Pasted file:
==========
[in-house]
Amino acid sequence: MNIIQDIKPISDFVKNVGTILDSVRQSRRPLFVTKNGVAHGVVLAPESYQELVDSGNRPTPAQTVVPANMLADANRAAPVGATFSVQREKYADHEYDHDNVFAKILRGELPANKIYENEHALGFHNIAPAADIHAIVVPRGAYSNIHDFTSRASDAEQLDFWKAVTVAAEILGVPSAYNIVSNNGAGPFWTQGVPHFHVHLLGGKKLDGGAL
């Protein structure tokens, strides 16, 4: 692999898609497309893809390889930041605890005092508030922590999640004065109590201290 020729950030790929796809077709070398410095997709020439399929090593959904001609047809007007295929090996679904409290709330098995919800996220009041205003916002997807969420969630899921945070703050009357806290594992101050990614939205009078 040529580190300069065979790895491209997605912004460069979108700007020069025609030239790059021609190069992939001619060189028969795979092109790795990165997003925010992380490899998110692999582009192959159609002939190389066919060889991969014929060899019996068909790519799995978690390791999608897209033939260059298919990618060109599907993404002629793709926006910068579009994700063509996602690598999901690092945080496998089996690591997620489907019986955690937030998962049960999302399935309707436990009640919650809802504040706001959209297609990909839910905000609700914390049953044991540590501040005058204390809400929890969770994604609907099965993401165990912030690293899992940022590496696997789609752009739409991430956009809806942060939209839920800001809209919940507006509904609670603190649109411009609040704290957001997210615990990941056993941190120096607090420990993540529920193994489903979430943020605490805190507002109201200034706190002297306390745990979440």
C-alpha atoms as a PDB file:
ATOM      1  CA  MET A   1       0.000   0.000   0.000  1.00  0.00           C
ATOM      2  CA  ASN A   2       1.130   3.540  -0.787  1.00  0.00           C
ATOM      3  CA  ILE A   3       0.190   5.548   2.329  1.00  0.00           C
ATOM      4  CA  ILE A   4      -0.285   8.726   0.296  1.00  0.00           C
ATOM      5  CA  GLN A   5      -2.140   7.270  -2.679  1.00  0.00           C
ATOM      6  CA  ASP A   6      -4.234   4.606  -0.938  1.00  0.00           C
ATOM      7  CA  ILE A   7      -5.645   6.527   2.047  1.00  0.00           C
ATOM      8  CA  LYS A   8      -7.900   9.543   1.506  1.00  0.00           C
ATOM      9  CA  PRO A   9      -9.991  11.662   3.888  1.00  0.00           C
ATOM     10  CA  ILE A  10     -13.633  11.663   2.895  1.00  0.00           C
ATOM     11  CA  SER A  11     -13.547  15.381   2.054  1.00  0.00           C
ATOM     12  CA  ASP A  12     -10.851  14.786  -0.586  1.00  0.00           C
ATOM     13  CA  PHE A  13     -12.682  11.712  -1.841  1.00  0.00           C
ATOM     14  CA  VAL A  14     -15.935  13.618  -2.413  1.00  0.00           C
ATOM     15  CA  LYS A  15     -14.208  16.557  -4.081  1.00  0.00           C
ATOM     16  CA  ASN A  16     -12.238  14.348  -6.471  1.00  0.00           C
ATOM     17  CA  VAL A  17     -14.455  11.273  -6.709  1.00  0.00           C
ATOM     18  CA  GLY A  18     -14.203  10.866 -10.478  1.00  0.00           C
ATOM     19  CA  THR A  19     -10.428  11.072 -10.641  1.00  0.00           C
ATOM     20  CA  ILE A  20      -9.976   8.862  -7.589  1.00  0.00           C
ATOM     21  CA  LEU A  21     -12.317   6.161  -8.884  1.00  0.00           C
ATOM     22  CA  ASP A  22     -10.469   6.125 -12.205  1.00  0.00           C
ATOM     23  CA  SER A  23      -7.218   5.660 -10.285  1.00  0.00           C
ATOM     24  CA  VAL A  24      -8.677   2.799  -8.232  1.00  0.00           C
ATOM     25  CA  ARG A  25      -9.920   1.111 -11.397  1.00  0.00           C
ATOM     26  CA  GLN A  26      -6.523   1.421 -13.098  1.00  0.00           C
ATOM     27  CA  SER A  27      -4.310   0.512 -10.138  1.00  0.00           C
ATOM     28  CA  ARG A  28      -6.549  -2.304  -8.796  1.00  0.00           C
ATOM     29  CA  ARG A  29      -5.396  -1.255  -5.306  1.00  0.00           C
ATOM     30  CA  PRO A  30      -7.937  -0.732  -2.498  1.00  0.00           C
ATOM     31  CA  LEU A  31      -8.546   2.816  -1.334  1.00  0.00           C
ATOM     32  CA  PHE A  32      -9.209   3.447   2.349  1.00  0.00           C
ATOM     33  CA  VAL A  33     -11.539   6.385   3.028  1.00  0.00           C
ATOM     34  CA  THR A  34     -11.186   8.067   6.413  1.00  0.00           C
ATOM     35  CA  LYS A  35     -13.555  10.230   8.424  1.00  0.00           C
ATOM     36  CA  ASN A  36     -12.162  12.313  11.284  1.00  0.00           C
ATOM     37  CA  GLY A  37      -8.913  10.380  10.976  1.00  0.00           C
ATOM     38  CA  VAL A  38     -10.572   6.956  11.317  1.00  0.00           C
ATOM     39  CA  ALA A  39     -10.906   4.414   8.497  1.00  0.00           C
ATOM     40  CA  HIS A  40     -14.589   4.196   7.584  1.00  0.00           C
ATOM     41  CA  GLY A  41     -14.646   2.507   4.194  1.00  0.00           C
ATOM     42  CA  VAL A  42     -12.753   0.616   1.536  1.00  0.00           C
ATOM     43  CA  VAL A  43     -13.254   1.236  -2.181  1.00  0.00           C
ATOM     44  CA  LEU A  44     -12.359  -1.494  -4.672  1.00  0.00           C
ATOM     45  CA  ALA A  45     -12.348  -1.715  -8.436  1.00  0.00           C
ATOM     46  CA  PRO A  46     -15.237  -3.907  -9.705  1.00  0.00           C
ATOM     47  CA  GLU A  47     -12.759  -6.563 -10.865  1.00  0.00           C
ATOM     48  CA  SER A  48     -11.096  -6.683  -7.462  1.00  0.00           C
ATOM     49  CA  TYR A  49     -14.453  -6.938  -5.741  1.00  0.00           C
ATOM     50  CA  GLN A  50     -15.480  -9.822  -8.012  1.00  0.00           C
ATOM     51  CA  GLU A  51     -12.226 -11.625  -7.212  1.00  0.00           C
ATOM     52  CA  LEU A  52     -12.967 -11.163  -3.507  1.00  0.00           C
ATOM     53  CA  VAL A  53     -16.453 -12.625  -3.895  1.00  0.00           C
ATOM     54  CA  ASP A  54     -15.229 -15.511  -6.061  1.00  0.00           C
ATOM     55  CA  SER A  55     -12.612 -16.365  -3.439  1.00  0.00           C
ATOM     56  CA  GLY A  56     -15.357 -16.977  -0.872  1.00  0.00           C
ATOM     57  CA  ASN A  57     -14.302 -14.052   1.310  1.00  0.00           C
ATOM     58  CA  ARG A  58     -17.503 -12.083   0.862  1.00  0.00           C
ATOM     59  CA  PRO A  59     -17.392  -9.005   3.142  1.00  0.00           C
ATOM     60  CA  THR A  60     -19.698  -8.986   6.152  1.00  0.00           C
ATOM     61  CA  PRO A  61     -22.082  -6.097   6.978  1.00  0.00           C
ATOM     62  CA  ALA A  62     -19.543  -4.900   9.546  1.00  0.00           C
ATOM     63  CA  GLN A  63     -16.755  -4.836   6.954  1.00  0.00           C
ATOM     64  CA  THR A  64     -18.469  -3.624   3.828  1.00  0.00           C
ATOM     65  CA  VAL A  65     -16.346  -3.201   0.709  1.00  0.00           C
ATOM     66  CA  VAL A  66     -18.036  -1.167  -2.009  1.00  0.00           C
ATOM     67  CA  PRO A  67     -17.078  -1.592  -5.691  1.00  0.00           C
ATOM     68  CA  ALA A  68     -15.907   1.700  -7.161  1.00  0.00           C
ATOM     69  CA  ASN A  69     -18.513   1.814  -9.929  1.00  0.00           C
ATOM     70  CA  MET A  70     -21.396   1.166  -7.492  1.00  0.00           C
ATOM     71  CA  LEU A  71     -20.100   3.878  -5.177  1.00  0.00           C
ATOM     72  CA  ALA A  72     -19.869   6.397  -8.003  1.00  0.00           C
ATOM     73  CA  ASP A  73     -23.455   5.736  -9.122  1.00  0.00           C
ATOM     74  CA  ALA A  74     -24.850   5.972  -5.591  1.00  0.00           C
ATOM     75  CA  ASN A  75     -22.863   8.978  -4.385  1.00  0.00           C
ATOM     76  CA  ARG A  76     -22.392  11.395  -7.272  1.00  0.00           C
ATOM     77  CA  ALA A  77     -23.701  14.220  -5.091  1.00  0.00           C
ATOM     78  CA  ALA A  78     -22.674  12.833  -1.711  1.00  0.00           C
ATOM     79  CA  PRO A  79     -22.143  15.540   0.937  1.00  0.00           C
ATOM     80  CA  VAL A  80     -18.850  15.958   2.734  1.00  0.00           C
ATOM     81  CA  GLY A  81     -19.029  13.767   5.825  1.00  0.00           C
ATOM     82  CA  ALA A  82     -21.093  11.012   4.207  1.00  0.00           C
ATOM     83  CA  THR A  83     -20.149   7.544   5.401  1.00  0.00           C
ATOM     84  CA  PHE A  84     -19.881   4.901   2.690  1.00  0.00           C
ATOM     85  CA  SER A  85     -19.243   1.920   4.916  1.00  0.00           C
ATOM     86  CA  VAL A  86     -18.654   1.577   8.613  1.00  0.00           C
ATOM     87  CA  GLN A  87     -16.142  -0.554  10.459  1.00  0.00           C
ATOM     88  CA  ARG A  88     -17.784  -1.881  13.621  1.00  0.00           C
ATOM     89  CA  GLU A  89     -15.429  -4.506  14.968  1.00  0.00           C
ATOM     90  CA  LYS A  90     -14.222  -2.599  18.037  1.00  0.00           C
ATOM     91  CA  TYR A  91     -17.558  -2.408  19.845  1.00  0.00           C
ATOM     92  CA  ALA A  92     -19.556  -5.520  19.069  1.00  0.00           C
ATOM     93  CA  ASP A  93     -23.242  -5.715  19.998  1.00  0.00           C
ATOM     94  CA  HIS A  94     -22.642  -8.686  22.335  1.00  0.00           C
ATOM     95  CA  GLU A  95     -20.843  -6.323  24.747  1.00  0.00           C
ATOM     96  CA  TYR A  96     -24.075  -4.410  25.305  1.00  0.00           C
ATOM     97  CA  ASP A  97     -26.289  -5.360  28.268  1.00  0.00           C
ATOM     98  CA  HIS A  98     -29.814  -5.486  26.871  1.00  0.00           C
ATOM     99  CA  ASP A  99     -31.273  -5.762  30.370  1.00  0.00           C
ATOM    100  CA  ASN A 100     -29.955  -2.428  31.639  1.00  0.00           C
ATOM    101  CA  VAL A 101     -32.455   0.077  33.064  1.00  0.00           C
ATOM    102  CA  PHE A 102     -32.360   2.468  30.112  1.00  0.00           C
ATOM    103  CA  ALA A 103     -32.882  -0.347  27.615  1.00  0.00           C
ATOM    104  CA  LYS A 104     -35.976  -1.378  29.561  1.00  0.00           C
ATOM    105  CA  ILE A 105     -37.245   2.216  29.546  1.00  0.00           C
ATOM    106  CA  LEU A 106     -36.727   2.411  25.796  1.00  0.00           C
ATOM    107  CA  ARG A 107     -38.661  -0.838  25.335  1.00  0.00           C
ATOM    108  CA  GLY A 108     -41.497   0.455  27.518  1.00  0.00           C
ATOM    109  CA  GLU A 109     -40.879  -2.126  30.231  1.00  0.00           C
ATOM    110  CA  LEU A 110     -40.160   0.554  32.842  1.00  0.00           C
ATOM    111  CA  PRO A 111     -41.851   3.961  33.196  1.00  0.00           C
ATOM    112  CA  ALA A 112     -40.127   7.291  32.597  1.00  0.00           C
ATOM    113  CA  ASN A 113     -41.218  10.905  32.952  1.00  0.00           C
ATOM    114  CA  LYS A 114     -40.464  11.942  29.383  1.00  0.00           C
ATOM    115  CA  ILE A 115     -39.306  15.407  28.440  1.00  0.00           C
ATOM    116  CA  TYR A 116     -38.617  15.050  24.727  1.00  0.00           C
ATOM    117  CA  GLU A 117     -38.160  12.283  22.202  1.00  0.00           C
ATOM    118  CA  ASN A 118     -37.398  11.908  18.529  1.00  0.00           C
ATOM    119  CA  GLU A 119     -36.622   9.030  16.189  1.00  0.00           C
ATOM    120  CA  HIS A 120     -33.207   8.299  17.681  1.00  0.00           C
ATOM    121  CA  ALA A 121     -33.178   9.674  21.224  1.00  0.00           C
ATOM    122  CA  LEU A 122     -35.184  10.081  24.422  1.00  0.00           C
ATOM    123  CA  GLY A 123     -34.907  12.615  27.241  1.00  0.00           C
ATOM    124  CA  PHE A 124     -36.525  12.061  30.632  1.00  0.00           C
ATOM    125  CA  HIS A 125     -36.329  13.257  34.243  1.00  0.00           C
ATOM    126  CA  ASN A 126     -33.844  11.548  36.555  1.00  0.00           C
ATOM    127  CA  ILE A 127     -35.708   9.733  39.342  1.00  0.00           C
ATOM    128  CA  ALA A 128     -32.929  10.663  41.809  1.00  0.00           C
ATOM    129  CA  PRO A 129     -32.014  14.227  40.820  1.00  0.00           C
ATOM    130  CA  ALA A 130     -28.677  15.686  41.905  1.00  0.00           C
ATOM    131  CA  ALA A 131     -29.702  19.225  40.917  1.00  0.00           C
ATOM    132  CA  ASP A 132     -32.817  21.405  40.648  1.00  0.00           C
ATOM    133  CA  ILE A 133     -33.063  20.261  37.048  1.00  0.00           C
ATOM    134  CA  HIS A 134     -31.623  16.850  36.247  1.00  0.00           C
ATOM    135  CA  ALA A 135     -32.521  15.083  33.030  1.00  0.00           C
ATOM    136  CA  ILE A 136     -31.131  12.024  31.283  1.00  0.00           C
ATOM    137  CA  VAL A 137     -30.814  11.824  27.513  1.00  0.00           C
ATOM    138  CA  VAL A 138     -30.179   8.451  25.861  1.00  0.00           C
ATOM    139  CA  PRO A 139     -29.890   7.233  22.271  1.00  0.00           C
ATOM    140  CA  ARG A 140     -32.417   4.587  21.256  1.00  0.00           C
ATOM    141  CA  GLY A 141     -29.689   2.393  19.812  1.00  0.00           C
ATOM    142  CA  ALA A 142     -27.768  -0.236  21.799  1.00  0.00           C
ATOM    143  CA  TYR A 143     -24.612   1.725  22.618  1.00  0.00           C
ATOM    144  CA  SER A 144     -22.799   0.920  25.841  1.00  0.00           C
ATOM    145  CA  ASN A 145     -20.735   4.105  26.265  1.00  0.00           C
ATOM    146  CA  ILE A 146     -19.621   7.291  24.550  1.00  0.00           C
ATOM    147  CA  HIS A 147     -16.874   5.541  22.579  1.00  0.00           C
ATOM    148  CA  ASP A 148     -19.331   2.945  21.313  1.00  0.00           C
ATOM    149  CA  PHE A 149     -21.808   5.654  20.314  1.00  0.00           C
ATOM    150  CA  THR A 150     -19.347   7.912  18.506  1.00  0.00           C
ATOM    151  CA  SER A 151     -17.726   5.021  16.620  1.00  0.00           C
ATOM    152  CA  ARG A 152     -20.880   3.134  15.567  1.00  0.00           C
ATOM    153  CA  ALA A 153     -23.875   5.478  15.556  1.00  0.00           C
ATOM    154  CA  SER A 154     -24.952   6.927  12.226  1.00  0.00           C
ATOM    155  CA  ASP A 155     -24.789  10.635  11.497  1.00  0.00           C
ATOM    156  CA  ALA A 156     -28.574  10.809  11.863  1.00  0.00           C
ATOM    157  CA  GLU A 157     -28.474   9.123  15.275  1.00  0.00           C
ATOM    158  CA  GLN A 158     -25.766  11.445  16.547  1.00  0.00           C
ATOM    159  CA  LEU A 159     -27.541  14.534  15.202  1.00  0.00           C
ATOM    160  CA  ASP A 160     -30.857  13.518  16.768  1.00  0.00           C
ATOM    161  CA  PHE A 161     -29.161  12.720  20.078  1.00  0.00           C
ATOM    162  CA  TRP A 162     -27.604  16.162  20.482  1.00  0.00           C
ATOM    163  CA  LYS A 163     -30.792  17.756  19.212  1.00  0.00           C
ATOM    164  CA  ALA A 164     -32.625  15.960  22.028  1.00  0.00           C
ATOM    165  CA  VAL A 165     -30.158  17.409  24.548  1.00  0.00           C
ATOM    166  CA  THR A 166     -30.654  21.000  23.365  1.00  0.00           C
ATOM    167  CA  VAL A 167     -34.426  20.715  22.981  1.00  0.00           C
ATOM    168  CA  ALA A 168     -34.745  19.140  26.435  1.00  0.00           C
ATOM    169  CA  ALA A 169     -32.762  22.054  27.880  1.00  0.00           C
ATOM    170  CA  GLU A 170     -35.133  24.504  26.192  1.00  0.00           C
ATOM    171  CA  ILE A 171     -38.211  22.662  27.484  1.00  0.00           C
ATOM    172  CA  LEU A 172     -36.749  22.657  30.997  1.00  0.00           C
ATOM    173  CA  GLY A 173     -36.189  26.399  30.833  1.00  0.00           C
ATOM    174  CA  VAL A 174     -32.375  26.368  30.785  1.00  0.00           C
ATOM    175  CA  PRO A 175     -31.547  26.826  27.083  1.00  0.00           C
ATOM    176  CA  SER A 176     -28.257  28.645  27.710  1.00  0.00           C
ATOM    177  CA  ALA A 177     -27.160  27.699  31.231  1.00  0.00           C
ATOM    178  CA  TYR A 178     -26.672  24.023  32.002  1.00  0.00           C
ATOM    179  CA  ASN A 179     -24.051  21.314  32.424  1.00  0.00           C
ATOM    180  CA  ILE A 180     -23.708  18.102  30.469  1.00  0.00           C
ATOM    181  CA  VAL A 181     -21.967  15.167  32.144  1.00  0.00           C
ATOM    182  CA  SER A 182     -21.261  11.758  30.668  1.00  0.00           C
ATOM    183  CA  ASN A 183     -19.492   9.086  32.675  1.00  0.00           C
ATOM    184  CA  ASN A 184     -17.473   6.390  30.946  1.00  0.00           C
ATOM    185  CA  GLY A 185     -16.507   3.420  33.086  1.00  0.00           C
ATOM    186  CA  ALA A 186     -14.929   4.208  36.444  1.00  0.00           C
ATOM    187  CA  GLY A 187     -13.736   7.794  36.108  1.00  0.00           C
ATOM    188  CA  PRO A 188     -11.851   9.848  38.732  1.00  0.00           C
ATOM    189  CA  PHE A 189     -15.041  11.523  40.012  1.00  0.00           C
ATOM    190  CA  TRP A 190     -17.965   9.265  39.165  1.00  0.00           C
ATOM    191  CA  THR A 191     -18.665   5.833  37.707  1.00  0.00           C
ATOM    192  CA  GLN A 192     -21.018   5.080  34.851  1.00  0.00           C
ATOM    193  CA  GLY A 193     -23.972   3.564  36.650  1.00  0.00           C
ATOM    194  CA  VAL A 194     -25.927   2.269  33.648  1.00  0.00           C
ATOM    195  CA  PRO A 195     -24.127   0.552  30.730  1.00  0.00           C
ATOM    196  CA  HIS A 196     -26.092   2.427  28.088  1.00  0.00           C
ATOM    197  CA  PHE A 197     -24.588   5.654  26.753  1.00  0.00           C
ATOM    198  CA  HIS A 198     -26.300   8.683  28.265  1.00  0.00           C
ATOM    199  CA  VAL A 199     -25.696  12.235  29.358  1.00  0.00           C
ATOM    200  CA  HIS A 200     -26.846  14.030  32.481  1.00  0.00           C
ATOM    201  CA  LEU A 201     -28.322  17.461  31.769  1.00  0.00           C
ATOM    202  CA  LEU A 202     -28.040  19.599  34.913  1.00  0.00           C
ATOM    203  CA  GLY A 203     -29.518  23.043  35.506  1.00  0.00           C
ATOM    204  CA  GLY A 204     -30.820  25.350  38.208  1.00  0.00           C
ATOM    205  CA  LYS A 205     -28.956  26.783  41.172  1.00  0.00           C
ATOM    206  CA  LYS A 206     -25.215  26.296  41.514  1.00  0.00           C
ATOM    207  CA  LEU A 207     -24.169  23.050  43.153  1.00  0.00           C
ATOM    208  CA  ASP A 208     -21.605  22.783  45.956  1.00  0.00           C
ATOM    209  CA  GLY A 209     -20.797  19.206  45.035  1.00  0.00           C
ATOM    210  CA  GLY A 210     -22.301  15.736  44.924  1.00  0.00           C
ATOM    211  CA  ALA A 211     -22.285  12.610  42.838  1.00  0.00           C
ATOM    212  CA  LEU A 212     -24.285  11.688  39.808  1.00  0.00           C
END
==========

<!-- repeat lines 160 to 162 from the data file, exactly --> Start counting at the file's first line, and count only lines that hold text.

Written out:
ATOM    156  CA  ALA A 156     -28.574  10.809  11.863  1.00  0.00           C
ATOM    157  CA  GLU A 157     -28.474   9.123  15.275  1.00  0.00           C
ATOM    158  CA  GLN A 158     -25.766  11.445  16.547  1.00  0.00           C